“All of a sudden, their mission made sense,” he said by telephone. “The population judged them as useful.”
French citizens applauded police as heroes during that stretch in 2015. That image lost its shine over time, then collapsed, as French police matched exceptionally violent yellow vest anti-government protests with harsh containment tactics that maimed some protesters.
At one point, yellow vest protesters, picking up on the suicide wave, even chanted “Kill yourselves! Kill yourselves!” at lines of police.
While suicide among police is a problem in many countries, France’s rate appears exceptionally high.
In the U.S., with a population five times that of France, 167 officers died by suicide in 2018 and 111 so far this year, according to Blue H.E.L.P., a Massachusetts-based organization devoted to preventing police suicides. A U.S. suicide prevention bill signed into law in July will also supply funds for support.
In Italy, a fellow European nation slightly less populous than France, 31 officers have killed themselves this year, according to the police support group Cerchioblu. Britain’s Office for National Statistics counts 21 to 23 police suicides a year between 2015 and 2017, but unlike in France, most British police do not have guns.
The French parliamentary reports laid out a kaleidoscope of deficiencies within the security forces that can eat away at morale and feelings of self-worth, from distant superiors fixated on numbers of arrests to the 23 million hours of unpaid overtime officers had worked as December 2018, according to the parliamentary inquiry.
A lack of equipment and dilapidated police stations and living quarters were also cited. In the Paris region, the inquiry found it “wasn’t exceptional” to find five officers sharing a cramped living space or for some to be sleeping in their cars.
The government pledged to launch a platform of psychologists operating 24/7 by June, but say now that won’t be ready until September.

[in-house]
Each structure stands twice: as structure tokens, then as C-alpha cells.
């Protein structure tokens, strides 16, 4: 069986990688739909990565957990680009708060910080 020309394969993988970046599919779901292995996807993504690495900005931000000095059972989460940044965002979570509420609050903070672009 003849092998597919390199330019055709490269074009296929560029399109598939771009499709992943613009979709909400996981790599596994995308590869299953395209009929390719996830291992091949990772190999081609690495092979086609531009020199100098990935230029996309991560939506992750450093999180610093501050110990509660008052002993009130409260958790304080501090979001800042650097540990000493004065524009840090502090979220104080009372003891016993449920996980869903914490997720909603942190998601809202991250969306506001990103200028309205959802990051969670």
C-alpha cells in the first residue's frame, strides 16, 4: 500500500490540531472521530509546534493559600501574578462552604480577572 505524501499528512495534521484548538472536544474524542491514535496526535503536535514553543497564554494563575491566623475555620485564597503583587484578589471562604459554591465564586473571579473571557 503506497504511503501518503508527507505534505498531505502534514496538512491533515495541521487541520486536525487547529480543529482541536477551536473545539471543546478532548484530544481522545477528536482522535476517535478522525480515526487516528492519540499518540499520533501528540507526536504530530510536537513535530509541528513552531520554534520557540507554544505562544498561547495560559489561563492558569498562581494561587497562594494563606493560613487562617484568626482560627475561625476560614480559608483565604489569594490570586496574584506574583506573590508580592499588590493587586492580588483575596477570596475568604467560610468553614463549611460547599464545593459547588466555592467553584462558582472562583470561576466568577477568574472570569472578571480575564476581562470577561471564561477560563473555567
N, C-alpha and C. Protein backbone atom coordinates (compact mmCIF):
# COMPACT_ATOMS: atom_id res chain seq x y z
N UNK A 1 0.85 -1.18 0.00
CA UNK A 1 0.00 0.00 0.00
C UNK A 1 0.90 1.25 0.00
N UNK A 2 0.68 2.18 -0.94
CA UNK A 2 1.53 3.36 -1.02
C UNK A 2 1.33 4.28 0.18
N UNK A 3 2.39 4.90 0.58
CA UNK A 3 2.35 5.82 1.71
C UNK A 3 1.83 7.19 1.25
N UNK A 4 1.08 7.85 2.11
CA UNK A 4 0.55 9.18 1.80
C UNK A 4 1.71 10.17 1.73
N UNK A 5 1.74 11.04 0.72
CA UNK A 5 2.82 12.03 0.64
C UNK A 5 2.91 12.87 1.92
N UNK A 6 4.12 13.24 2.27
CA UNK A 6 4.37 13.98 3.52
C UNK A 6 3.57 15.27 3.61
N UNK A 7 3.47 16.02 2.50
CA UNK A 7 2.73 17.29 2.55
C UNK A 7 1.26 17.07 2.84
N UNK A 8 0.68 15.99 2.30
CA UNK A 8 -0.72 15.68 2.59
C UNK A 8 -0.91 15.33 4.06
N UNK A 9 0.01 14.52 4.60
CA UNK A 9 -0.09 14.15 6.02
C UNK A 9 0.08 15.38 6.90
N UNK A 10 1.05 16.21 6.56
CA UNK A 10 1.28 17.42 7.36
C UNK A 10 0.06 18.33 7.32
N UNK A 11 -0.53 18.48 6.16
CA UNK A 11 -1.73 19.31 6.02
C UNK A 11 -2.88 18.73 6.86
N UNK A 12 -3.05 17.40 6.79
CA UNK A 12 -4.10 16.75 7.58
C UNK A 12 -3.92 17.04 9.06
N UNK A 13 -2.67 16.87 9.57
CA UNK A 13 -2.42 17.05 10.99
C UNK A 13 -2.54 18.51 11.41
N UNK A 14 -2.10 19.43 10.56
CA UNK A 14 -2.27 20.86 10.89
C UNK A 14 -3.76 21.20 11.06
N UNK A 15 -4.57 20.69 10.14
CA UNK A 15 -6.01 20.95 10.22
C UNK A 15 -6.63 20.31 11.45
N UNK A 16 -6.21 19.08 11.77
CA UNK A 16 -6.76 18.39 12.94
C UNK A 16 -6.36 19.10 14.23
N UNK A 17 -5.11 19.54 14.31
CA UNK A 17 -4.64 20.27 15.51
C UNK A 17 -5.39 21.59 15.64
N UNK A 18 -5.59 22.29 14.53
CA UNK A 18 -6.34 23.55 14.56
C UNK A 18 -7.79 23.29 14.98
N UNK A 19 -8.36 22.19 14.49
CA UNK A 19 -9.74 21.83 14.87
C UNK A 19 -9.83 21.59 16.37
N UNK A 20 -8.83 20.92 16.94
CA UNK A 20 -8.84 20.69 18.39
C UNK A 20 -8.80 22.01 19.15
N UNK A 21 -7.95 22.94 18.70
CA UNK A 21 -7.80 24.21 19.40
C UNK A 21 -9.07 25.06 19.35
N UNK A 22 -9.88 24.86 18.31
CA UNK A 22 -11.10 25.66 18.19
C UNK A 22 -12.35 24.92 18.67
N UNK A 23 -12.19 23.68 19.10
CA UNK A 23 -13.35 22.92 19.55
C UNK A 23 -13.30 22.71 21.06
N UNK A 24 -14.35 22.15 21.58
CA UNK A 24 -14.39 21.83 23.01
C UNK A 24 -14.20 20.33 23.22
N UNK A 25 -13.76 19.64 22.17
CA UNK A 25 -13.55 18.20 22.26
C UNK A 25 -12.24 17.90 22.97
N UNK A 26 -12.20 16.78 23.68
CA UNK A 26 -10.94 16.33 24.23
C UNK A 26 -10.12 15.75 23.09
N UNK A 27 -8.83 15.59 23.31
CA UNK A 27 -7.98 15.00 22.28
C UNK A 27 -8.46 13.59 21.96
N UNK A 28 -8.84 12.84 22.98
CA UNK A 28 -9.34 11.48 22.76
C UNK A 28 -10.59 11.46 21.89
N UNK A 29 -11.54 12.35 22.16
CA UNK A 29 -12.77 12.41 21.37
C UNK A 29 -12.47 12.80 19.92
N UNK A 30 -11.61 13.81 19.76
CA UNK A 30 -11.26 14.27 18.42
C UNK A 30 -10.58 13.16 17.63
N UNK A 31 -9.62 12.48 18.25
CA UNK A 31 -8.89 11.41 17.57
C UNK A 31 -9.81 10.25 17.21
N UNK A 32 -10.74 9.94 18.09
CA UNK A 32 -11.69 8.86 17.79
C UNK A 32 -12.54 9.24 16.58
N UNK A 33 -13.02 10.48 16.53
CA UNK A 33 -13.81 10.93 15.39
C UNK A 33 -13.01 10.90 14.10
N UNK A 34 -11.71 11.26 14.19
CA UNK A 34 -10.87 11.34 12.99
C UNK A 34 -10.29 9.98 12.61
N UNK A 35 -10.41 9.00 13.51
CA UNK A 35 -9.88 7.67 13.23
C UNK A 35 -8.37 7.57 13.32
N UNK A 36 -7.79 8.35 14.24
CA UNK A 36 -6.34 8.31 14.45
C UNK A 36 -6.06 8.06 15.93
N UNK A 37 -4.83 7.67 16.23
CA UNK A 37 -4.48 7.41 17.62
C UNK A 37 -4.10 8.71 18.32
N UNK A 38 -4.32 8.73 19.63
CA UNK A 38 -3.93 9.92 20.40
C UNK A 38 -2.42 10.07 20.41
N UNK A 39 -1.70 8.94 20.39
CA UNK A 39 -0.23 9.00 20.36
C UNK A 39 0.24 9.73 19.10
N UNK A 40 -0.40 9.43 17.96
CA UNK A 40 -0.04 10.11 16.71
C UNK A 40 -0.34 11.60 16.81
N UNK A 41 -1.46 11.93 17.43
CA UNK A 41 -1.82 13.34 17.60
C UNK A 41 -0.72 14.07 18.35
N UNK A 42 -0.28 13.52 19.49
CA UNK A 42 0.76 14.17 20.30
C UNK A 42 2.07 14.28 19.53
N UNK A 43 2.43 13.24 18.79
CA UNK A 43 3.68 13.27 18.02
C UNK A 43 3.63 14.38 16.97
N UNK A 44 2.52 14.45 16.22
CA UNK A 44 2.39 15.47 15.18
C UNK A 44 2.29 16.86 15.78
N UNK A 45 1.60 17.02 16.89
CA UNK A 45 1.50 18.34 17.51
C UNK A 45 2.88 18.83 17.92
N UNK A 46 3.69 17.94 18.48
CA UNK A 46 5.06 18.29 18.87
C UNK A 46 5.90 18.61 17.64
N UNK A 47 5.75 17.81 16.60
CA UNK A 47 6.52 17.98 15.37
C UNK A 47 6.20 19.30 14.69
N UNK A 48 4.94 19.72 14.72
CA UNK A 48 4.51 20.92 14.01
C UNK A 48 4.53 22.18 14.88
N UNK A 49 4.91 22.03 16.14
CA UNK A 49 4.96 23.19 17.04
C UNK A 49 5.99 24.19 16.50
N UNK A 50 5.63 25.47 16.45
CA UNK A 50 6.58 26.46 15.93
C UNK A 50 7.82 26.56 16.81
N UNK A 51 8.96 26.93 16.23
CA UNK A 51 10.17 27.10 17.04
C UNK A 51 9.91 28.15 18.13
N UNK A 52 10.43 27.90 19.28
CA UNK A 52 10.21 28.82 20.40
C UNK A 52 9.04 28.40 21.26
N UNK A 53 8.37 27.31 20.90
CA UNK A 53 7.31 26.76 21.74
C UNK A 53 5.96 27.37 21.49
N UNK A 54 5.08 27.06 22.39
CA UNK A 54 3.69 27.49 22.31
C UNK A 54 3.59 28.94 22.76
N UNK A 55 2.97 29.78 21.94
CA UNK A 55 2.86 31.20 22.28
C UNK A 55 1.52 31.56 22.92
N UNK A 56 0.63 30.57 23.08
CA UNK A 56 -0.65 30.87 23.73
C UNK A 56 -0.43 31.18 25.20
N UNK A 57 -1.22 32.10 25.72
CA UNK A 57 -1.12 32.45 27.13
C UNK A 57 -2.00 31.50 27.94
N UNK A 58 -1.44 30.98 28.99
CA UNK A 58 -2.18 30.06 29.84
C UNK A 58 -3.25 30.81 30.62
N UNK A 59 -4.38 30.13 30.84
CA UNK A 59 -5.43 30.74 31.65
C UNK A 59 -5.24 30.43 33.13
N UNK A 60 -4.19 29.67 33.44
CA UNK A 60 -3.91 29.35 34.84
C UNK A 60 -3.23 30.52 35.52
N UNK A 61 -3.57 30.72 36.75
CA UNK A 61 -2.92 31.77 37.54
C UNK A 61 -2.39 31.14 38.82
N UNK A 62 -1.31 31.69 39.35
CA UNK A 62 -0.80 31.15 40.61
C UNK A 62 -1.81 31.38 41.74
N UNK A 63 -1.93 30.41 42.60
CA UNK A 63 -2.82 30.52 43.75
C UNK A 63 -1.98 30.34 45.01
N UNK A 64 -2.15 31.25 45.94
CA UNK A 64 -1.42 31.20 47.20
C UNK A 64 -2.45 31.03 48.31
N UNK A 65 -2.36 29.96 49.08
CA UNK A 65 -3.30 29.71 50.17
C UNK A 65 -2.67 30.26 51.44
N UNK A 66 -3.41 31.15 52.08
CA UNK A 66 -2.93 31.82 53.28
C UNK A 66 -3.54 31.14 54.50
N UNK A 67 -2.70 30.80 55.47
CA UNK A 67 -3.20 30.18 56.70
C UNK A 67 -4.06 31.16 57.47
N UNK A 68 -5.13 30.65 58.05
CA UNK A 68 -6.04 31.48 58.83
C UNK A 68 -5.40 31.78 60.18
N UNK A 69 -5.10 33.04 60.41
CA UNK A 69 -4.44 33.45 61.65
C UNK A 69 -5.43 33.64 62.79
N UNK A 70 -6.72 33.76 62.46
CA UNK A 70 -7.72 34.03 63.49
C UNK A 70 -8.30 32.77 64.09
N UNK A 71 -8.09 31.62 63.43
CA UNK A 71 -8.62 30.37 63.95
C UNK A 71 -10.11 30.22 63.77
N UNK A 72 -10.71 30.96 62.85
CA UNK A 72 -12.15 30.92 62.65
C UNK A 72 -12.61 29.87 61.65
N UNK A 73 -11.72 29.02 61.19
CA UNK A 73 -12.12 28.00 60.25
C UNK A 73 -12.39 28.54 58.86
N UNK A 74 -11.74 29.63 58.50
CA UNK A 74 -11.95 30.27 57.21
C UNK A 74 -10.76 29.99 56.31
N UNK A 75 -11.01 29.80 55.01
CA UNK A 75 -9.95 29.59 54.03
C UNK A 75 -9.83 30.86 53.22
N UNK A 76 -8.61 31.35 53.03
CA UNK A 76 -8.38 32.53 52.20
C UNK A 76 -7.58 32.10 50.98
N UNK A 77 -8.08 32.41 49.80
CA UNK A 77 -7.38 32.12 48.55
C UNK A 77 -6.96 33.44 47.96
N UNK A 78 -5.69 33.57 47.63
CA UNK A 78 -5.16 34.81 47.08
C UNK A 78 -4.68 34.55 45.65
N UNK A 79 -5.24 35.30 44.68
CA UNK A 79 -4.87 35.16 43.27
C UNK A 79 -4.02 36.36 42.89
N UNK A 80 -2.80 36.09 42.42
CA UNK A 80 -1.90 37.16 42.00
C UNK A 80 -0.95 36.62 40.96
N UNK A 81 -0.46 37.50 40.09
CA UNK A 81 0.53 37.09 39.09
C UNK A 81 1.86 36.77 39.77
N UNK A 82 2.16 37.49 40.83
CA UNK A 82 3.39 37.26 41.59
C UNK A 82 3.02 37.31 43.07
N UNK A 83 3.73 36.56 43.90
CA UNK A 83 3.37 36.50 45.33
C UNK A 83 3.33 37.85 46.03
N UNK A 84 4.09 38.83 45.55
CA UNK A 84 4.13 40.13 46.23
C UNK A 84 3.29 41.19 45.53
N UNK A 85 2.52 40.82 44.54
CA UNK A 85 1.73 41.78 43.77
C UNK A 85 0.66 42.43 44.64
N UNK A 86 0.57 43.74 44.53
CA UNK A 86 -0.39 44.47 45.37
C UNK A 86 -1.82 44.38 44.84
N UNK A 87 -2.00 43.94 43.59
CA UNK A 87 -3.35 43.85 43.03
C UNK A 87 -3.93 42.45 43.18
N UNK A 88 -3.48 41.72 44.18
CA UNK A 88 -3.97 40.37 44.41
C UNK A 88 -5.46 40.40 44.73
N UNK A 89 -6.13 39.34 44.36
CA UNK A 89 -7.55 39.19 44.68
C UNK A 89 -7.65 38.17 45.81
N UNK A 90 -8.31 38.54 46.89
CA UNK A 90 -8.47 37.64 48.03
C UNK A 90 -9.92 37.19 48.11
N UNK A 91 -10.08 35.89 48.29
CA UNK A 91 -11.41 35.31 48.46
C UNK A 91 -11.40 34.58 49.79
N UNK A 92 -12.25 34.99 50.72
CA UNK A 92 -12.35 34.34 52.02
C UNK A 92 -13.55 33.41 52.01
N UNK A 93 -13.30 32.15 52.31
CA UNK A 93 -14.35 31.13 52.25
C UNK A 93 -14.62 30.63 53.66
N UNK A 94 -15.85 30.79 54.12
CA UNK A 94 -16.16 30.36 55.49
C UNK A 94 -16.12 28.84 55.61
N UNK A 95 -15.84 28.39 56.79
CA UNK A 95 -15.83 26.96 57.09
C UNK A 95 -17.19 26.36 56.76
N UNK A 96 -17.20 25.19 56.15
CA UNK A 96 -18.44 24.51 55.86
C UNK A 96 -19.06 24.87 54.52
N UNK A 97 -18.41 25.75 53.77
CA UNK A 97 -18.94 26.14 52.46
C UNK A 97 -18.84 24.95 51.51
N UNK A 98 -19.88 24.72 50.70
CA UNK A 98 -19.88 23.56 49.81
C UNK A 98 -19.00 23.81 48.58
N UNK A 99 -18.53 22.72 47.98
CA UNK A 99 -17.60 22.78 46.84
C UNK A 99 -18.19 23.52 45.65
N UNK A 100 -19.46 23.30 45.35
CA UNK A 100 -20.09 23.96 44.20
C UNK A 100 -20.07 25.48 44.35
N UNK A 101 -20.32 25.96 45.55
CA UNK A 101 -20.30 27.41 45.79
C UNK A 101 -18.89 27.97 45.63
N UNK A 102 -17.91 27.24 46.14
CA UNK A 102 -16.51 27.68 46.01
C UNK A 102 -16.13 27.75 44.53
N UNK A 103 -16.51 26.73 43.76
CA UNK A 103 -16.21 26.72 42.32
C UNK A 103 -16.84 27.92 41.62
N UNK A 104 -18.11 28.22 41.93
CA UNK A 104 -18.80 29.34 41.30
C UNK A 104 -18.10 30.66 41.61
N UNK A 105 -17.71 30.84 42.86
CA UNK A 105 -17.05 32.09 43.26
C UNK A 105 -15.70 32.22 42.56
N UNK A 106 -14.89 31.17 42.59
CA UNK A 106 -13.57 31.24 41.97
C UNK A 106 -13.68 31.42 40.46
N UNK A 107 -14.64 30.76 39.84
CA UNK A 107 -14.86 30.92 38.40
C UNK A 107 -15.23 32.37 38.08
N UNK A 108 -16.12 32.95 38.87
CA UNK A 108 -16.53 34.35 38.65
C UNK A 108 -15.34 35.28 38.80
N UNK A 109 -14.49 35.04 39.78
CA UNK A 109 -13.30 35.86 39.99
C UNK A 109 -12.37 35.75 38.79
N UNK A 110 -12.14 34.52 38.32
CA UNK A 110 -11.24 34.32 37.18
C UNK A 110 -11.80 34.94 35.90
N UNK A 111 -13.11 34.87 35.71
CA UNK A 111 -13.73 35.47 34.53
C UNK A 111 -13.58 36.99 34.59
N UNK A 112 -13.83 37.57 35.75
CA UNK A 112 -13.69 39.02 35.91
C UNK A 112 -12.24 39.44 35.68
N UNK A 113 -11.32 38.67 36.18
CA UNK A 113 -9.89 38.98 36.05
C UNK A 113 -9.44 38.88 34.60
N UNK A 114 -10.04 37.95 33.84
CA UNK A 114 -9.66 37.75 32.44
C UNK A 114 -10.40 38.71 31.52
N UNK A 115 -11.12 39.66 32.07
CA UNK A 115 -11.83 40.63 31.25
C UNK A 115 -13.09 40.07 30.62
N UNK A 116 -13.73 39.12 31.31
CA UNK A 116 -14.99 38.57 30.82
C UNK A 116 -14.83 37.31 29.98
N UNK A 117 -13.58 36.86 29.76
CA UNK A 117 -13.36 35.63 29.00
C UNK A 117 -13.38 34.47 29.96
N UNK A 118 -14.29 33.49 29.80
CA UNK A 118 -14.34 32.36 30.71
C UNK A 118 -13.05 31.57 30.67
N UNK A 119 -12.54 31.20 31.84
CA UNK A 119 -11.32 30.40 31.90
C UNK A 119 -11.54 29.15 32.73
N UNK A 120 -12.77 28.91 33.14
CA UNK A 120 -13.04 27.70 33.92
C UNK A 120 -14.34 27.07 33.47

A hotline is available, but Jacob is among those who think that an emergency number alone won’t solve the French police suicide problem. His union wants police to have access to independent psychological services, not those run by the government, so that seeking help — now widely perceived as a failure — can be discreet. Unions also want deeper investments and a structural overhaul.
Jacob said, despite the arrival of female police officers, a French police officer still “has the image of a macho. He doesn’t cry. He doesn’t suffer. He’s tough. To admit you suffer is to admit you have weaknesses. It’s still taboo with us.”
An officer also risks losing their gun if a psychologist deems the firearm a risk, a development that takes the officer out of the field and holds up their problems for all to see, he said.
“It’s a vicious circle,” a police officer who for 20 years sacrificed family life for work recounted on LCI TV, months after pulling himself away from killing himself.
“One night you go home, look around and it’s empty,” he said. “I was tired. I took my gun and put it in my mouth.”
Yet looking at a photo of his daughter and thinking of bodies he’d removed from suicide scenes stopped him.
“No, I don’t have the right” to kill myself, he said.